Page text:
One of the challenges human motivation presents us is the disinterest people have in actively seeking out unfamiliar information. If reading these articles made me realize anything, it’s that people are much more willing to seek out people, places and information to validate themselves and their opinions. In order to remedy this, I think we should try to foster a feeling that the South Madison area has traditions and cultures to make our target audience feel at home there. If we can, our audience might be more motivated to visit based on their perceived similarities. However, we could also choose to attract people to the South Madison area by labeling it as a new and exciting experience. Although changing people’s behavior is challenging, Pariser describes the sense of accomplishment we feel when trying new things stating “the experiences we have when we come across new ideas, people, and cultures are powerful. They make us feel human” (Pariser 224). We could try to capitalize on the invigoration that comes with trying new things!
Lack of knowledge goes hand in hand with lack of motivation. The message from the readings seemed to be that people would rather have their beliefs and opinions affirmed than seek out opposing ideals. However, when people refuse to hear or experience different viewpoints, they also miss out on the opportunity to evolve their opinions. Stroud describes this phenomenon saying “the logic is that if citizens are not exposed to information that conflicts with their beliefs, then they have no reason to change their beliefs” (Stroud 11). The lack of knowledge is only fueled by technology’s role in the problem. Personalization is making it increasingly harder for people to encounter information by chance. If users have not shared any information with these news aggregators which indicates a tie or interest to the culture of the South Madison area, then they most likely will not see our information come up in searches or on websites they use. As Pariser states “while the Internet has the potential to decentralize knowledge and control, in practice it’s concentrating control over what we see and what opportunities we’re offered in the hands of fewer people than ever before” (Pariser 218).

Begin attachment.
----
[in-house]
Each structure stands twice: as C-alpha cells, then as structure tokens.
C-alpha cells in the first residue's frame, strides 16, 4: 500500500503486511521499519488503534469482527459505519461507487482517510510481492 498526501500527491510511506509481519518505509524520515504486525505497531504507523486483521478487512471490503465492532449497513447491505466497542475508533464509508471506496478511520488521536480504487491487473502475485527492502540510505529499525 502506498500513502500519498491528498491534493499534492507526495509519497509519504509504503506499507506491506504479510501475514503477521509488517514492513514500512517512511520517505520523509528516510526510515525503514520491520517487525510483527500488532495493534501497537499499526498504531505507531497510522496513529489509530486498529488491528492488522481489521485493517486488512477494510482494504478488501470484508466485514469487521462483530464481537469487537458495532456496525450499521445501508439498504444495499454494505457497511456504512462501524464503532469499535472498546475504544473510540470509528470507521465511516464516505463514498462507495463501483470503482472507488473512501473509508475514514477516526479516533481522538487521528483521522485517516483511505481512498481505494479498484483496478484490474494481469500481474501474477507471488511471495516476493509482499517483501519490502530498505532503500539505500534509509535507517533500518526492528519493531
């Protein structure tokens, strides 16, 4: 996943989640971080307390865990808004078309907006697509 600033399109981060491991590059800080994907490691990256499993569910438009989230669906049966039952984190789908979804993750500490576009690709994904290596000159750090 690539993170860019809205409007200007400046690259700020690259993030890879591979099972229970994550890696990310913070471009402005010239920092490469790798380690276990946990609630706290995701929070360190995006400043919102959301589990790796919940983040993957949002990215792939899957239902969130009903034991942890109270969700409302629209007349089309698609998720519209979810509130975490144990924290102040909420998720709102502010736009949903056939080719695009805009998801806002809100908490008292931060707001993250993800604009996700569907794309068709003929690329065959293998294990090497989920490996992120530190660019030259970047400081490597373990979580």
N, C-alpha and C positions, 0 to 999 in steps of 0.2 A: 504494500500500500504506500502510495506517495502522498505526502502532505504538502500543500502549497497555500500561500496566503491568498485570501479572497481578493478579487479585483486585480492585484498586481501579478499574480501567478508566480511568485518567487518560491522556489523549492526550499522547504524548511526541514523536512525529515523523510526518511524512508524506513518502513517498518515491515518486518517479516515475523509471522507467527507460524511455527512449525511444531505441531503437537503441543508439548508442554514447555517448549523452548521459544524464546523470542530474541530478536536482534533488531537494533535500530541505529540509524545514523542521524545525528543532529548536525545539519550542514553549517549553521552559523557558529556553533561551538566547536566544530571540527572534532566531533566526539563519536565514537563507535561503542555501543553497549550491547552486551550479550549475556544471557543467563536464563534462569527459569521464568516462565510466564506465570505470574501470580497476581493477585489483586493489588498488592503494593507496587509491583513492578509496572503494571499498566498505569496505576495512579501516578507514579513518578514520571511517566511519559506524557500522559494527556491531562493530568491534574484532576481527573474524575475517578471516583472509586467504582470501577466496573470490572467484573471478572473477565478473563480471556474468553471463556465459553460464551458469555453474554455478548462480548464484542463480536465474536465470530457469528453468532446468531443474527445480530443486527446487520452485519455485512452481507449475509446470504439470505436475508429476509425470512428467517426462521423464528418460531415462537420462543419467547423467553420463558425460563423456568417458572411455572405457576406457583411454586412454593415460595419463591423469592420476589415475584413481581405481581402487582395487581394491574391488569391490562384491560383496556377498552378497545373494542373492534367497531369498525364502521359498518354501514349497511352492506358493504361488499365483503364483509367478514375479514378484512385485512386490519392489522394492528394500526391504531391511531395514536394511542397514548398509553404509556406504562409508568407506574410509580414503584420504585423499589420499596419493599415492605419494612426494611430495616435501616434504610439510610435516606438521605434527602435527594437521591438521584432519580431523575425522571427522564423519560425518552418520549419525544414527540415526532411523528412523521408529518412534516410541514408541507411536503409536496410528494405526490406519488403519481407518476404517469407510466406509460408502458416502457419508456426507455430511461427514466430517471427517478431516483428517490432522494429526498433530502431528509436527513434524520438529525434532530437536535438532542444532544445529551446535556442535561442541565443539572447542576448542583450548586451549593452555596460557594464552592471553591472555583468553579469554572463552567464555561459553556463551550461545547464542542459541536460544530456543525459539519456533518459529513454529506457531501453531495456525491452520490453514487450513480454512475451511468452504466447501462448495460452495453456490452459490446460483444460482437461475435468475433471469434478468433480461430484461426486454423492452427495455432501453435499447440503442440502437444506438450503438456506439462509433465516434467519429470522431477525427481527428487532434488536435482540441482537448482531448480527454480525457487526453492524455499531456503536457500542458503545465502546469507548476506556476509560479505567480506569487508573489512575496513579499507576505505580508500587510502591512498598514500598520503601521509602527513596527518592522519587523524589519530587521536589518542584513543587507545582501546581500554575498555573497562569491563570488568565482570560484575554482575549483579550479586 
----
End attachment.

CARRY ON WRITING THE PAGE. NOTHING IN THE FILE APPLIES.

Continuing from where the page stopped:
The best solution I can offer so far would be to use Twitter. Twitter appeared to be the social networking site that was the least centered around personalization. All of the tweets from everyone you subscribe to are displayed in a timeline with none left out. If we all had accounts that we actively used and started posting about restaurants in the South Madison area or the Farmer’s Market there, then it might catch our friends’ attention and motivate them to visit the area. When I use Twitter and see funny tweets about a place or occurrence it makes me much more interested. Also, I generally trust my friends’ taste in food and restaurants. So we could use our friends’ trust to spread the interest. It could also be fun to do a video series on our website where we eat at different restaurants each week and give our feedback about the experience. Kindof a “No Reservations with Anthony Bourdain” type of deal where we give some background on the place and then actually eat the food. Having our genuine opinions and experiences could be a fun way for both us and our target audience to learn about the South Madison area.